“It’s a fun example of a word that accurately describes itself,” said Evan O’Dorney, the 2007 Scripps Champion. It’s a piece of goofy invented language whose definition is “goofy invented language” – a nonsense word meaning “absurd words”.
Lewis Carroll coined the term for his 1871 novel “Through the Looking-Glass”; it appears in a poem full of polysyllabic fantasy about a fearsome serpentine beast.
It is technically a nonce word: a lexical item invented for a one-time use, for a special occasion (and which may or may not eventually find its way to the everyday English table).
Carroll’s nuncio legacy is illustrious. In addition to this word, we also have him to thank for coining the noun “snark” and the verb “chuckle”.
There’s something about this playful term which seems to suggest its definition: a pell-mell mixture. Synonyms include “ragbag” and “mishmash”.
Its earliest variants referred specifically to food: a stew consisting of meat, vegetables, and other miscellaneous ingredients. A medieval recipe called for ground goose, wine, water, onions and herbs.
In Middle English, the word was spelled “hochepoche”, derived from the root “hotch” meaning “to shake”.
“Hodgepodge” is also closely related to a legal term, which dates back to the 13th century and comes up frequently when dealing with wills, trusts and divorces.
In inheritance law, this linguistic cousin, “hotchpot”, means “mixing of properties” and refers to the process of combining and redistributing properties so that all beneficiaries receive their fair share – a bit like preparing a stew, but with a lot more paperwork.
A flamboyant style of art and decoration, born out of the French Baroque movement of the 17th century (the Palace of Versailles is a perfect example), but incorporating more asymmetry and a softer, pastel palette.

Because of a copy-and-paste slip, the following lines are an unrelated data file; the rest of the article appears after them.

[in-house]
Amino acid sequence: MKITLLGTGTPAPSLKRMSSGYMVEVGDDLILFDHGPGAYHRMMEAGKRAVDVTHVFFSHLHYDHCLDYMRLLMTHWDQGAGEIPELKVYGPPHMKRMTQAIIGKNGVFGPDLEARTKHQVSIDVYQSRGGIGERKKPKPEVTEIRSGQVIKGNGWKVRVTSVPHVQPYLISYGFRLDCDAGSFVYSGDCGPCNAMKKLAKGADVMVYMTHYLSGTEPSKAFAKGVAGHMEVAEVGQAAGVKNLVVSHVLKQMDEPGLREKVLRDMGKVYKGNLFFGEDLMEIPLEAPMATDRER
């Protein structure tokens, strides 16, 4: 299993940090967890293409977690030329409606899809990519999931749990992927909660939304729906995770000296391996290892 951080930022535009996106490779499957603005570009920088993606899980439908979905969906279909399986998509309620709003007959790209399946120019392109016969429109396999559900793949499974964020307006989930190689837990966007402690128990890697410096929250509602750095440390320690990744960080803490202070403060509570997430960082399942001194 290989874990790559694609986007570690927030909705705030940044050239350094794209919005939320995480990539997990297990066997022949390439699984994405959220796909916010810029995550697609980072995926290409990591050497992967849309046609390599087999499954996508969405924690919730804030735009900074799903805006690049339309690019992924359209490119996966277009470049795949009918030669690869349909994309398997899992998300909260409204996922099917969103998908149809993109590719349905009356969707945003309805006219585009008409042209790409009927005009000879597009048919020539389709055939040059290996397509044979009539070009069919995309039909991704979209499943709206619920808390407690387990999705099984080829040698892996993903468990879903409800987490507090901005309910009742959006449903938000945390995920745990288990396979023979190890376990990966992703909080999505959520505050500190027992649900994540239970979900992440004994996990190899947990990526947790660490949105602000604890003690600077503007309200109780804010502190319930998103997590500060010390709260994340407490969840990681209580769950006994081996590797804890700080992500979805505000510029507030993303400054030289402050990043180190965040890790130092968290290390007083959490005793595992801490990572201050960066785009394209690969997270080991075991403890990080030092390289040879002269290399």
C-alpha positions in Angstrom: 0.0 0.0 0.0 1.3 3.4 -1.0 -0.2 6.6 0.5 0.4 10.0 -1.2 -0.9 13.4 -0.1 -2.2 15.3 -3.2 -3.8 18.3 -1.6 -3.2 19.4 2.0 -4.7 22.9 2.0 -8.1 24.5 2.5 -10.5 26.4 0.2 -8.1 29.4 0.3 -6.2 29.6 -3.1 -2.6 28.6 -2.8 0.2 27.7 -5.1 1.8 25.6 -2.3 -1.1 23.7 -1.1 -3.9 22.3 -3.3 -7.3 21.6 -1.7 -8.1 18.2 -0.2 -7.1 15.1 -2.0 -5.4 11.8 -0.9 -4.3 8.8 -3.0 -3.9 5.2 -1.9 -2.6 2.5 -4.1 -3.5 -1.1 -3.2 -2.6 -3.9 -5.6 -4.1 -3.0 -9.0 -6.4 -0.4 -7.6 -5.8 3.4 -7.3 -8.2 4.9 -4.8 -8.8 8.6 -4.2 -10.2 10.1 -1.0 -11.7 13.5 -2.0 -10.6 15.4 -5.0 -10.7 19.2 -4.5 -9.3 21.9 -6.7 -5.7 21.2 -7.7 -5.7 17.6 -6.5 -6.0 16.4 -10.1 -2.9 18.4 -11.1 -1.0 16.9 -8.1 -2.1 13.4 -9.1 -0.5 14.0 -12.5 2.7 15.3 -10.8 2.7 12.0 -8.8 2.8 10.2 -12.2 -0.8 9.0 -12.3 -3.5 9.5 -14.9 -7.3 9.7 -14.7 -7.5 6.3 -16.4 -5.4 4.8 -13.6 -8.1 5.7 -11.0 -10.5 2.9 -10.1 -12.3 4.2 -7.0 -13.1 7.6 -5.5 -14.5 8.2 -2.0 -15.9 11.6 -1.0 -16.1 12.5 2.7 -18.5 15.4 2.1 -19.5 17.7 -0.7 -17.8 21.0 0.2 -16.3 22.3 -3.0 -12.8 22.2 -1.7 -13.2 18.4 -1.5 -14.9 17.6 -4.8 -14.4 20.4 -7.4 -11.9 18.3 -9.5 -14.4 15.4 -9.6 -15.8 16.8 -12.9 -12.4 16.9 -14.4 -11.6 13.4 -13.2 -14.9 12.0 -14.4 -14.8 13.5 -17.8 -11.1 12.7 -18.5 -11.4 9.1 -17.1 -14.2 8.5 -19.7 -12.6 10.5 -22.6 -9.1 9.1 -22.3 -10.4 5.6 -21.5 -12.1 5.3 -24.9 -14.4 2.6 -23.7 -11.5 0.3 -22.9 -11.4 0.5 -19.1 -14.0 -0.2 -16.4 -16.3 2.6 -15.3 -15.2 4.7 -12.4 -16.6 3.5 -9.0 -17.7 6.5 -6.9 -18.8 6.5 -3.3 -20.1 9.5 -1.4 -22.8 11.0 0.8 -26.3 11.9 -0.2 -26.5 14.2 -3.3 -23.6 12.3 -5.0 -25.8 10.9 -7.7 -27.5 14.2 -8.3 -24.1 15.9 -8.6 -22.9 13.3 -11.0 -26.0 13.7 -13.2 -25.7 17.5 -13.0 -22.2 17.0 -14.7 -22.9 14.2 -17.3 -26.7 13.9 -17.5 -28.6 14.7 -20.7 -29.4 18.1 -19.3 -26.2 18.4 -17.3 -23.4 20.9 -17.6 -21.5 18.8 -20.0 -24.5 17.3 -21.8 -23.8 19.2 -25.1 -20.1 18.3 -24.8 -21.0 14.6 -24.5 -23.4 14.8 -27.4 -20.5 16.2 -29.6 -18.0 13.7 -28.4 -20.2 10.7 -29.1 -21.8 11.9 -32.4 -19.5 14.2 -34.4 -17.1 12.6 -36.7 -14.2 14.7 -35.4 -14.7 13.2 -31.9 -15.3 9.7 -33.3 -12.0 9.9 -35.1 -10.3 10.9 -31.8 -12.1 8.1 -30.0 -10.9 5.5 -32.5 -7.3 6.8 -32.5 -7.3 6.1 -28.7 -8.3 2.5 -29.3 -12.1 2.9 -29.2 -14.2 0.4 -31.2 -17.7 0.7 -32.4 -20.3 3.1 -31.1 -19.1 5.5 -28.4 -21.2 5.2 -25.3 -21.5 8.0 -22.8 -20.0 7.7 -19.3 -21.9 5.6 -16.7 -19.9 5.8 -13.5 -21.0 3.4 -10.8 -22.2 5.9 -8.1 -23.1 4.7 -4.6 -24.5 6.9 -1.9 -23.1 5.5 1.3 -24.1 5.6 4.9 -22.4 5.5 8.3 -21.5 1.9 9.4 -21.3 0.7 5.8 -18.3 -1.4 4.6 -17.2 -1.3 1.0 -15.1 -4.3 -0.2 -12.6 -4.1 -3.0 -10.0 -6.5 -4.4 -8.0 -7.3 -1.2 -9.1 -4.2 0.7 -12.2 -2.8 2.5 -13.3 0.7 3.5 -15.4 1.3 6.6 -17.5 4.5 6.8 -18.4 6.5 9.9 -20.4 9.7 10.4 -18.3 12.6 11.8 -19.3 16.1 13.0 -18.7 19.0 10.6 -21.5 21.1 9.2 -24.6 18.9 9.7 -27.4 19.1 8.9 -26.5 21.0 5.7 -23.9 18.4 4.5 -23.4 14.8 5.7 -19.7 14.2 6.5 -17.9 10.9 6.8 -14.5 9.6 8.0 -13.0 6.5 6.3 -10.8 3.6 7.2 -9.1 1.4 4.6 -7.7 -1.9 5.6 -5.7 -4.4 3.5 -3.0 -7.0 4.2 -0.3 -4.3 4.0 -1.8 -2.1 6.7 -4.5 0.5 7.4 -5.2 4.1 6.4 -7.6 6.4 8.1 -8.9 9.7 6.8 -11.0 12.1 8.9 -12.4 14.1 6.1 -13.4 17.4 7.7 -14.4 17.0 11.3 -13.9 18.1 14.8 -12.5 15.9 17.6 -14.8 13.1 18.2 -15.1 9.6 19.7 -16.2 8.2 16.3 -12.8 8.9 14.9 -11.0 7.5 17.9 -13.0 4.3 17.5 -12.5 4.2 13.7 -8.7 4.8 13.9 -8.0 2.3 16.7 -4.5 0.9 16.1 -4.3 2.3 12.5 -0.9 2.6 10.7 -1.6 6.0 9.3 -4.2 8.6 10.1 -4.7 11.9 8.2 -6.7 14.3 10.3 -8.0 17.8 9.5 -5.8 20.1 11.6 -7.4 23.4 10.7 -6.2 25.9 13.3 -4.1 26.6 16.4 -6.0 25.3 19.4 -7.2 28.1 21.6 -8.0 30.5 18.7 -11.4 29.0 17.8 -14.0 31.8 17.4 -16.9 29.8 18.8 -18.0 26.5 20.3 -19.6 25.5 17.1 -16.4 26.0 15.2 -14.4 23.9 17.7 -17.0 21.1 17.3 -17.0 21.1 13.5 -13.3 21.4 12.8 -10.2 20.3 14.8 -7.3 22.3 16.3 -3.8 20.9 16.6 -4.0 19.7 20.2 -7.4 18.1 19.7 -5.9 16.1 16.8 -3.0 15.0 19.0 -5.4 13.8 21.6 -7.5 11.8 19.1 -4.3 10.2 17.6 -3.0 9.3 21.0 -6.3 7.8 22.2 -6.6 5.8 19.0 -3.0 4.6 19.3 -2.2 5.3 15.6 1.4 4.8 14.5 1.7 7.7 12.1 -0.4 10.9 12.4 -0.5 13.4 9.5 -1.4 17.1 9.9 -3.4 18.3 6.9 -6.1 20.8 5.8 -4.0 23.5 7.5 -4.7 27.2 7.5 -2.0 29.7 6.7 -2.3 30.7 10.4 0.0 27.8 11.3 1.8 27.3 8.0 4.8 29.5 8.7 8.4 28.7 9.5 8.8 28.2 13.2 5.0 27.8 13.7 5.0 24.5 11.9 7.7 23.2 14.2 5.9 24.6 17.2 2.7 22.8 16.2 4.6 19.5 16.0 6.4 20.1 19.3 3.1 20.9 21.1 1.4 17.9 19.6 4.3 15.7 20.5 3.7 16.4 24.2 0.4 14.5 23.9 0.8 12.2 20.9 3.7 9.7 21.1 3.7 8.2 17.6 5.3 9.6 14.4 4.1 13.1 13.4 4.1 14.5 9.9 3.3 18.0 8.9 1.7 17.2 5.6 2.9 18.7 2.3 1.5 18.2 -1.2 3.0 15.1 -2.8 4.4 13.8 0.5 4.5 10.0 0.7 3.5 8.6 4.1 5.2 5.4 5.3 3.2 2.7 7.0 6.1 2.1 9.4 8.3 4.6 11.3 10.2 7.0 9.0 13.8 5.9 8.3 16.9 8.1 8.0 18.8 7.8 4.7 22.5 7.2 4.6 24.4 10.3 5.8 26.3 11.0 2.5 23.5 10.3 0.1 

The word may sound Italian, but it actually comes from the French “rocaille”, which means “rock” or “shell” and describes the sumptuous botanical decoration which was used (to excess, some might say) in parts of Europe in the 1700s.
Since the 19th century, English talkers have used the term to mean ‘dated’ or ‘unfashionable’, its humorous phonetic bounce poking fun at the bygone aesthetic.
It appears in the title and chorus of a 2010 Arcade Fire song, which begins “Let’s go downtown and watch the modern kids” and continues “Using big words they don’t understand”.
A verb meaning to produce a long, oscillating cry that can signal a range of powerful emotions, from grief to ecstasy.
Just like an onomatopoeia, it is a word whose sound reflects its content. “It’s one of those great imitative terms in English, like ‘tintinnabulation,’ a tinkling sound, and ‘borborygmus,’ an intestinal gurgling,” said lexicographer Kory Stamper.
Vocalization features in cultural celebrations around the world, including Jewish Mizrahi henna ceremonies, Hindu temple rituals, and weddings in the Middle East and North Africa, where it is often produced by women in the form of a high-pitched and joyful “Lililili”!
It also appears as a hunting signal in the 1954 novel “Lord of the Flies” and as a chilling battle cry in the 1962 film “Lawrence of Arabia”.
And in 2022, when Morocco’s men’s football team qualified for the semi-finals of the World Cup, you could hear people screaming with joy all over the world, from the streets of Casablanca to the stadium in Qatar.
From the Yiddish term for “block of wood”, this word was brought to the United States by Jewish immigrants from Eastern Europe, and by the mid-20th century had become common American slang, along with other loanwords delicious, including “schmuck”, “schlep”, “mensch” and “oy vey”.
The Center for Applied Linguistics estimates that before the Holocaust around 11 million people spoke Yiddish worldwide. Today, less than a million people speak it, a tiny fraction of them as their mother tongue.
Percussive and monosyllabic, this term is phonetically as fun to say as a dirty word. And while it’s technically an insult to a clumsy person (some kind of “asshole”), it’s more endearing than vulgar.
Children of the 1990s might remember the publishing house named after that word, which combined colorful craftsmanship with practical books on subjects as varied as the cat’s cradle, magic and the blues harmonica.
As the bees say, “klutz” is quite common. But in general, K-words are among the most difficult to spell, according to competitors. “In our experience, G’s, K’s and M’s have the highest concentration of zingers,” said Evan O’Dorney, the former Scripps champion.